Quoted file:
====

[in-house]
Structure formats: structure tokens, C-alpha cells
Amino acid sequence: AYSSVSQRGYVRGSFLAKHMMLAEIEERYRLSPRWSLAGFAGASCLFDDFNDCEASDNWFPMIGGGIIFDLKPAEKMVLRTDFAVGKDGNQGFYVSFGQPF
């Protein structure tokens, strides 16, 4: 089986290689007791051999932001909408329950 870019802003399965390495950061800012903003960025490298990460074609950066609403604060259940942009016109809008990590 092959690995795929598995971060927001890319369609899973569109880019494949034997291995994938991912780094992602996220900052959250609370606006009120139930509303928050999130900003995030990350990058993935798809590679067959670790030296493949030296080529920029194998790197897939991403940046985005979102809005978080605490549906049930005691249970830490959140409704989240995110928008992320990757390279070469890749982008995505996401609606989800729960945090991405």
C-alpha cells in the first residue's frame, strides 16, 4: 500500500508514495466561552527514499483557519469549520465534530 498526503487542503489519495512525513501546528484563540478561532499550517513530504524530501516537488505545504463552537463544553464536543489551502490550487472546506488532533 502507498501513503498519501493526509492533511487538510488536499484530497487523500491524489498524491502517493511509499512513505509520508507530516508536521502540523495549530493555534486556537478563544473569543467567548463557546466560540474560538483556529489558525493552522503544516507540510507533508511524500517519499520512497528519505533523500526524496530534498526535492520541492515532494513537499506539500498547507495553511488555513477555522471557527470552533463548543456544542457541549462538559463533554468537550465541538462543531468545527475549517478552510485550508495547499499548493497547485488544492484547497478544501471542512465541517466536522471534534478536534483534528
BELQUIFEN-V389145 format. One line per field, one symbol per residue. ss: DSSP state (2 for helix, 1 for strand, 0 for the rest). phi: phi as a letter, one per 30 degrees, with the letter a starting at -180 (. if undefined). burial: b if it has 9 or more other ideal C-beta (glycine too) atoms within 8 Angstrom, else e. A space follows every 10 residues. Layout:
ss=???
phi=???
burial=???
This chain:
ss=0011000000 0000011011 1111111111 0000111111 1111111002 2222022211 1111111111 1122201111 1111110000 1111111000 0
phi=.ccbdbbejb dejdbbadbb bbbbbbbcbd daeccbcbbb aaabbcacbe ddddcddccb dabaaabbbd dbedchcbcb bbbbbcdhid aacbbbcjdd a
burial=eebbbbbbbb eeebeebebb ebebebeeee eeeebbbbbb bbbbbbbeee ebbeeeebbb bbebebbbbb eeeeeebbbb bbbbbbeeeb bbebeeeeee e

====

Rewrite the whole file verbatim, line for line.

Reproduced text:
[in-house]
Structure formats: structure tokens, C-alpha cells
Amino acid sequence: AYSSVSQRGYVRGSFLAKHMMLAEIEERYRLSPRWSLAGFAGASCLFDDFNDCEASDNWFPMIGGGIIFDLKPAEKMVLRTDFAVGKDGNQGFYVSFGQPF
């Protein structure tokens, strides 16, 4: 089986290689007791051999932001909408329950 870019802003399965390495950061800012903003960025490298990460074609950066609403604060259940942009016109809008990590 092959690995795929598995971060927001890319369609899973569109880019494949034997291995994938991912780094992602996220900052959250609370606006009120139930509303928050999130900003995030990350990058993935798809590679067959670790030296493949030296080529920029194998790197897939991403940046985005979102809005978080605490549906049930005691249970830490959140409704989240995110928008992320990757390279070469890749982008995505996401609606989800729960945090991405």
C-alpha cells in the first residue's frame, strides 16, 4: 500500500508514495466561552527514499483557519469549520465534530 498526503487542503489519495512525513501546528484563540478561532499550517513530504524530501516537488505545504463552537463544553464536543489551502490550487472546506488532533 502507498501513503498519501493526509492533511487538510488536499484530497487523500491524489498524491502517493511509499512513505509520508507530516508536521502540523495549530493555534486556537478563544473569543467567548463557546466560540474560538483556529489558525493552522503544516507540510507533508511524500517519499520512497528519505533523500526524496530534498526535492520541492515532494513537499506539500498547507495553511488555513477555522471557527470552533463548543456544542457541549462538559463533554468537550465541538462543531468545527475549517478552510485550508495547499499548493497547485488544492484547497478544501471542512465541517466536522471534534478536534483534528
BELQUIFEN-V389145 format. One line per field, one symbol per residue. ss: DSSP state (2 for helix, 1 for strand, 0 for the rest). phi: phi as a letter, one per 30 degrees, with the letter a starting at -180 (. if undefined). burial: b if it has 9 or more other ideal C-beta (glycine too) atoms within 8 Angstrom, else e. A space follows every 10 residues. Layout:
ss=???
phi=???
burial=???
This chain:
ss=0011000000 0000011011 1111111111 0000111111 1111111002 2222022211 1111111111 1122201111 1111110000 1111111000 0
phi=.ccbdbbejb dejdbbadbb bbbbbbbcbd daeccbcbbb aaabbcacbe ddddcddccb dabaaabbbd dbedchcbcb bbbbbcdhid aacbbbcjdd a
burial=eebbbbbbbb eeebeebebb ebebebeeee eeeebbbbbb bbbbbbbeee ebbeeeebbb bbebebbbbb eeeeeebbbb bbbbbbeeeb bbebeeeeee e